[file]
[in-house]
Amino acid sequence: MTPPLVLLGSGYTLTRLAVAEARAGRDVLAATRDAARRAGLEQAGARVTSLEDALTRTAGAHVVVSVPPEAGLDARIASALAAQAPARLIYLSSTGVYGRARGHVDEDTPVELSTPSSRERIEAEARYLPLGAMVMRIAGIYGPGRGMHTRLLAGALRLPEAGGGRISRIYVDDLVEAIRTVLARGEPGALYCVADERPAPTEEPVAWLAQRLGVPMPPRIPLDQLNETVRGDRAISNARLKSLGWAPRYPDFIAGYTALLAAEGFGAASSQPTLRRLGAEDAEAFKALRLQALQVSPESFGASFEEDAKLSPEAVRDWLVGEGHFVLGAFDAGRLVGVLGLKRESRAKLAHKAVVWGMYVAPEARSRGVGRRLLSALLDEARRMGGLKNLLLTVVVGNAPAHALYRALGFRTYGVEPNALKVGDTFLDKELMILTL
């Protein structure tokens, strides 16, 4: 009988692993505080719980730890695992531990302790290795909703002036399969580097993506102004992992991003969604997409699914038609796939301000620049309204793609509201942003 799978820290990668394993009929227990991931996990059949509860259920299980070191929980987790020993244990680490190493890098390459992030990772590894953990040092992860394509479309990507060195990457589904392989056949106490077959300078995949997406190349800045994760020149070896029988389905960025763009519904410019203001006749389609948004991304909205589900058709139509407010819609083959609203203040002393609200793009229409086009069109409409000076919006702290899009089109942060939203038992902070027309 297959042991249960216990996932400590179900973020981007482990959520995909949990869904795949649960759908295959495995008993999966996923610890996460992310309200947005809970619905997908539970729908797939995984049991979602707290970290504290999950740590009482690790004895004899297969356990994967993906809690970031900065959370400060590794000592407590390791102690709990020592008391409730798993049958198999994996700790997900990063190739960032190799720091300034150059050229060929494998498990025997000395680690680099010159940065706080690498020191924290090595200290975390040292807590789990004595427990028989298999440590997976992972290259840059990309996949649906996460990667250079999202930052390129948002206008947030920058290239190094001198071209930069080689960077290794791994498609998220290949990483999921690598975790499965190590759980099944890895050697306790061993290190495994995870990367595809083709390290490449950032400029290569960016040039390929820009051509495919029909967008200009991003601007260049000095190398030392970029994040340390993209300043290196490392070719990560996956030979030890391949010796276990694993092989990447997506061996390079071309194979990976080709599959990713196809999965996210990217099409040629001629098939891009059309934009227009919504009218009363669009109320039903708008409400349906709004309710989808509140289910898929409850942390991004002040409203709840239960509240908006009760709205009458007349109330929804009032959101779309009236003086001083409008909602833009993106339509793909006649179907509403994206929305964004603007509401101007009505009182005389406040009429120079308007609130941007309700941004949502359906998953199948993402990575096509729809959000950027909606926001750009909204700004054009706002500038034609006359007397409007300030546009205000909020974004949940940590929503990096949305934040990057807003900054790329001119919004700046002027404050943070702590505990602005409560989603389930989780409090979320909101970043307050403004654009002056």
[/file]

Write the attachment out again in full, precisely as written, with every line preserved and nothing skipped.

[in-house]
Amino acid sequence: MTPPLVLLGSGYTLTRLAVAEARAGRDVLAATRDAARRAGLEQAGARVTSLEDALTRTAGAHVVVSVPPEAGLDARIASALAAQAPARLIYLSSTGVYGRARGHVDEDTPVELSTPSSRERIEAEARYLPLGAMVMRIAGIYGPGRGMHTRLLAGALRLPEAGGGRISRIYVDDLVEAIRTVLARGEPGALYCVADERPAPTEEPVAWLAQRLGVPMPPRIPLDQLNETVRGDRAISNARLKSLGWAPRYPDFIAGYTALLAAEGFGAASSQPTLRRLGAEDAEAFKALRLQALQVSPESFGASFEEDAKLSPEAVRDWLVGEGHFVLGAFDAGRLVGVLGLKRESRAKLAHKAVVWGMYVAPEARSRGVGRRLLSALLDEARRMGGLKNLLLTVVVGNAPAHALYRALGFRTYGVEPNALKVGDTFLDKELMILTL
């Protein structure tokens, strides 16, 4: 009988692993505080719980730890695992531990302790290795909703002036399969580097993506102004992992991003969604997409699914038609796939301000620049309204793609509201942003 799978820290990668394993009929227990991931996990059949509860259920299980070191929980987790020993244990680490190493890098390459992030990772590894953990040092992860394509479309990507060195990457589904392989056949106490077959300078995949997406190349800045994760020149070896029988389905960025763009519904410019203001006749389609948004991304909205589900058709139509407010819609083959609203203040002393609200793009229409086009069109409409000076919006702290899009089109942060939203038992902070027309 297959042991249960216990996932400590179900973020981007482990959520995909949990869904795949649960759908295959495995008993999966996923610890996460992310309200947005809970619905997908539970729908797939995984049991979602707290970290504290999950740590009482690790004895004899297969356990994967993906809690970031900065959370400060590794000592407590390791102690709990020592008391409730798993049958198999994996700790997900990063190739960032190799720091300034150059050229060929494998498990025997000395680690680099010159940065706080690498020191924290090595200290975390040292807590789990004595427990028989298999440590997976992972290259840059990309996949649906996460990667250079999202930052390129948002206008947030920058290239190094001198071209930069080689960077290794791994498609998220290949990483999921690598975790499965190590759980099944890895050697306790061993290190495994995870990367595809083709390290490449950032400029290569960016040039390929820009051509495919029909967008200009991003601007260049000095190398030392970029994040340390993209300043290196490392070719990560996956030979030890391949010796276990694993092989990447997506061996390079071309194979990976080709599959990713196809999965996210990217099409040629001629098939891009059309934009227009919504009218009363669009109320039903708008409400349906709004309710989808509140289910898929409850942390991004002040409203709840239960509240908006009760709205009458007349109330929804009032959101779309009236003086001083409008909602833009993106339509793909006649179907509403994206929305964004603007509401101007009505009182005389406040009429120079308007609130941007309700941004949502359906998953199948993402990575096509729809959000950027909606926001750009909204700004054009706002500038034609006359007397409007300030546009205000909020974004949940940590929503990096949305934040990057807003900054790329001119919004700046002027404050943070702590505990602005409560989603389930989780409090979320909101970043307050403004654009002056």